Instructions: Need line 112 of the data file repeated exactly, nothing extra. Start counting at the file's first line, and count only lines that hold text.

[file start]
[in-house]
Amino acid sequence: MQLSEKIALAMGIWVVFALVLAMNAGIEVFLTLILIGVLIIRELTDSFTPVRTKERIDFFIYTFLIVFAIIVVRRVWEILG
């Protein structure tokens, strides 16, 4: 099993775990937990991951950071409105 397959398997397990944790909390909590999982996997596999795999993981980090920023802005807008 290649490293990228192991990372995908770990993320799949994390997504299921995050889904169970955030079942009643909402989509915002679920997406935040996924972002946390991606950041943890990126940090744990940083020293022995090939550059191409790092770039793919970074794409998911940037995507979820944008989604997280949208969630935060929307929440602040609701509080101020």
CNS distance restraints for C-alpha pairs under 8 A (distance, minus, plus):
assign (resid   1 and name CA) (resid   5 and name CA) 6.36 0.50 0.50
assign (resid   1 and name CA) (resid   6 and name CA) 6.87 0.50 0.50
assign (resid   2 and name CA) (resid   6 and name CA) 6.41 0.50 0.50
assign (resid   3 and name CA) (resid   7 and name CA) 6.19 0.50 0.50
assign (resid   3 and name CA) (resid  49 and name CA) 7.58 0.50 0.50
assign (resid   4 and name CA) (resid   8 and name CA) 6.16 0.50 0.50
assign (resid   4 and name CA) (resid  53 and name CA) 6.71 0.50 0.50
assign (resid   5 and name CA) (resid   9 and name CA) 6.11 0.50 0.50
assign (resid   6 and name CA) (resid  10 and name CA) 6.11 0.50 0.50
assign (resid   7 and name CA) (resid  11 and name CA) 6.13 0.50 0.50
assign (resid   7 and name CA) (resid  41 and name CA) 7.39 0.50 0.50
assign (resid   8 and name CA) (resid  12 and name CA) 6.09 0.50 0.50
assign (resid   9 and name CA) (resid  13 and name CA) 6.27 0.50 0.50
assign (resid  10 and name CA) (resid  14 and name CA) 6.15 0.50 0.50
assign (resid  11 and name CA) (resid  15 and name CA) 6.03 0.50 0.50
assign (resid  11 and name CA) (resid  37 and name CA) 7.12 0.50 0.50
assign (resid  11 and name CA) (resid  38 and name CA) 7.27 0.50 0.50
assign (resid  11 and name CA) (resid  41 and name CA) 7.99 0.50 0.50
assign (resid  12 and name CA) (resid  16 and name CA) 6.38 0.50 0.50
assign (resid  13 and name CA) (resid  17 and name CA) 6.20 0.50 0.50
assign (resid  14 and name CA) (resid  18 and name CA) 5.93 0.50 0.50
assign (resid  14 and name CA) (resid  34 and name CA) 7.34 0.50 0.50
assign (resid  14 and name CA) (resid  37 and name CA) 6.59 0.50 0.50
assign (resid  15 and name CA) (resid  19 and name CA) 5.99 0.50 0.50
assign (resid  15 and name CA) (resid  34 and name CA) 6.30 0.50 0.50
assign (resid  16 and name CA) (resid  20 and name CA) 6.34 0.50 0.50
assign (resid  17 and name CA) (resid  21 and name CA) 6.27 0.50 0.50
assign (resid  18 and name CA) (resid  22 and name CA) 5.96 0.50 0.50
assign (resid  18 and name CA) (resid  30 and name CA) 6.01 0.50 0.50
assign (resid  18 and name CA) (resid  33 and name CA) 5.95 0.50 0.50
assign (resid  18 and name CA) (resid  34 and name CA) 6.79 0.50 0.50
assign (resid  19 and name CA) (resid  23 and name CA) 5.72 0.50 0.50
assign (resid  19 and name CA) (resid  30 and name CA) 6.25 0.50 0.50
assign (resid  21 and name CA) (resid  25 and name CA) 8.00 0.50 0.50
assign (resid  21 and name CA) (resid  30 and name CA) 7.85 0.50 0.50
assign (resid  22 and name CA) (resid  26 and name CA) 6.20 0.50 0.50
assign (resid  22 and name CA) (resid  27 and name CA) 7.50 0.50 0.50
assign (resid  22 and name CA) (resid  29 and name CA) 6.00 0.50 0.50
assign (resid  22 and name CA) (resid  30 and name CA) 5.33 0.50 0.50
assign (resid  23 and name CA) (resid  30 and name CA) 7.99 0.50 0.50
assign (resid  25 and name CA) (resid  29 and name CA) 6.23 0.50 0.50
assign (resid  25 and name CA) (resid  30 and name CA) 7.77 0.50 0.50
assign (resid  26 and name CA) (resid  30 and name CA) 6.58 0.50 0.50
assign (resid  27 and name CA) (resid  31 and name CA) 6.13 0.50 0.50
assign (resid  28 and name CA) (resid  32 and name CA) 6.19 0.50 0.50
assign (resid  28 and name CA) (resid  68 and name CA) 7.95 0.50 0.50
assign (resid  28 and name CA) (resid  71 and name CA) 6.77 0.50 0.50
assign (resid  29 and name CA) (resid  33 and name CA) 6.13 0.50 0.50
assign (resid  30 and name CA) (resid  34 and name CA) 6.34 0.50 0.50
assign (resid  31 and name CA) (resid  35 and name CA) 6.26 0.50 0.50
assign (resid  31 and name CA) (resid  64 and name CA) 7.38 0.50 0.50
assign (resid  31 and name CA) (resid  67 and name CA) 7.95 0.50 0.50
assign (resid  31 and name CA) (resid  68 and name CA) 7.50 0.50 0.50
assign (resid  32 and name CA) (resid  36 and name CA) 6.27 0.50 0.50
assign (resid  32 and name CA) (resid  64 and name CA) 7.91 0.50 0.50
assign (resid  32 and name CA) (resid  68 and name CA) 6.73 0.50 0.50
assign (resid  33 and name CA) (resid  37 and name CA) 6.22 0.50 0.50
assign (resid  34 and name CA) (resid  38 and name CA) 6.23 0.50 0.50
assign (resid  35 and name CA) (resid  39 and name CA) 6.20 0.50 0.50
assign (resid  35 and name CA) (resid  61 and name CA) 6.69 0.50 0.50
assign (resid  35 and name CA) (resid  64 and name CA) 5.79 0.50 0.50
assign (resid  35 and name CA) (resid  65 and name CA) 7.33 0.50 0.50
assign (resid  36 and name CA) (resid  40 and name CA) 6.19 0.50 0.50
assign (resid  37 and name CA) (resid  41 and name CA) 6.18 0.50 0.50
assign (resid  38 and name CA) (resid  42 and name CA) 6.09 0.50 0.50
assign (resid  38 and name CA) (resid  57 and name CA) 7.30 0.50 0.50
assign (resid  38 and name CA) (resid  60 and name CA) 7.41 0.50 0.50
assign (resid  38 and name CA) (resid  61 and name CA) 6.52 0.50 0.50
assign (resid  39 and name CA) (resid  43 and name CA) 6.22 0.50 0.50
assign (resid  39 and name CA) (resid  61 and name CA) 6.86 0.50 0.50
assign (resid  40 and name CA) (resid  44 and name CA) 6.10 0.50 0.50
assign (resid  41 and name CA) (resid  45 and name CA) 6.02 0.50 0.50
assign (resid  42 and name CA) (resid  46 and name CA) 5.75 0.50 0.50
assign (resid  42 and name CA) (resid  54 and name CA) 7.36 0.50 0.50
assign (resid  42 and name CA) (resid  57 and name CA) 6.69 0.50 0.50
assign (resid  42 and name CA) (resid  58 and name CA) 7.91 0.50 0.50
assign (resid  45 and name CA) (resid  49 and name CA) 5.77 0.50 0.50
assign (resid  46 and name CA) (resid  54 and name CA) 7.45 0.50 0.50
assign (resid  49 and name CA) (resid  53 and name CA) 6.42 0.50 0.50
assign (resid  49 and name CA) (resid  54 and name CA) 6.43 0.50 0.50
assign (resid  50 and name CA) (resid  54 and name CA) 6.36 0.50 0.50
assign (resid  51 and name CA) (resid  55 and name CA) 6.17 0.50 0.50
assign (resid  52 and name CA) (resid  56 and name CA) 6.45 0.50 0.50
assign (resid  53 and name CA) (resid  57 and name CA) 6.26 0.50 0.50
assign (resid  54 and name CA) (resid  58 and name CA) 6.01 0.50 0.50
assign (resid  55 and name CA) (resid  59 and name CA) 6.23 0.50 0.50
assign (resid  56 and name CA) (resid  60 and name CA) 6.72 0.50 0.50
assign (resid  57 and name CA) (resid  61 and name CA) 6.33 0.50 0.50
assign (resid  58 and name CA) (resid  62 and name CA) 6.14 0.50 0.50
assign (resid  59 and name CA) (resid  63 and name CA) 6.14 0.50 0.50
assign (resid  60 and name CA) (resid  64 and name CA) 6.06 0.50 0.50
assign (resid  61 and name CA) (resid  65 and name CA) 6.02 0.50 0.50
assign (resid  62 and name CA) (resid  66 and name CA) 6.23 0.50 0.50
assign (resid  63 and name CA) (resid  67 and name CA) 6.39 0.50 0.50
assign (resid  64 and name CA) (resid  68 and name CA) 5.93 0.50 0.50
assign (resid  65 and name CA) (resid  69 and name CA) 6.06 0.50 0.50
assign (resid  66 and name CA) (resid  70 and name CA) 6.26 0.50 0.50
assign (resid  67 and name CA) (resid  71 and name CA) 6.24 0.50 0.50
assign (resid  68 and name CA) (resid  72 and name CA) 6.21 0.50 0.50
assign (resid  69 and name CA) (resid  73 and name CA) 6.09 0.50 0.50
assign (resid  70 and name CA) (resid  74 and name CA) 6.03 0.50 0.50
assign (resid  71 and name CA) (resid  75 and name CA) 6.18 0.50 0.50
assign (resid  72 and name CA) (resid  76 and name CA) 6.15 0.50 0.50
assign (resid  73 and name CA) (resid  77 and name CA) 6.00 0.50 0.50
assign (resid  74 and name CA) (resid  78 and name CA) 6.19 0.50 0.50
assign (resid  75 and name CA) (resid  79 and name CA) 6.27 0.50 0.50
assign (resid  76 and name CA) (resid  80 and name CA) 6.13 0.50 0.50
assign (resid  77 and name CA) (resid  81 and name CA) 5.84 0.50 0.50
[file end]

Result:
assign (resid  77 and name CA) (resid  81 and name CA) 5.84 0.50 0.50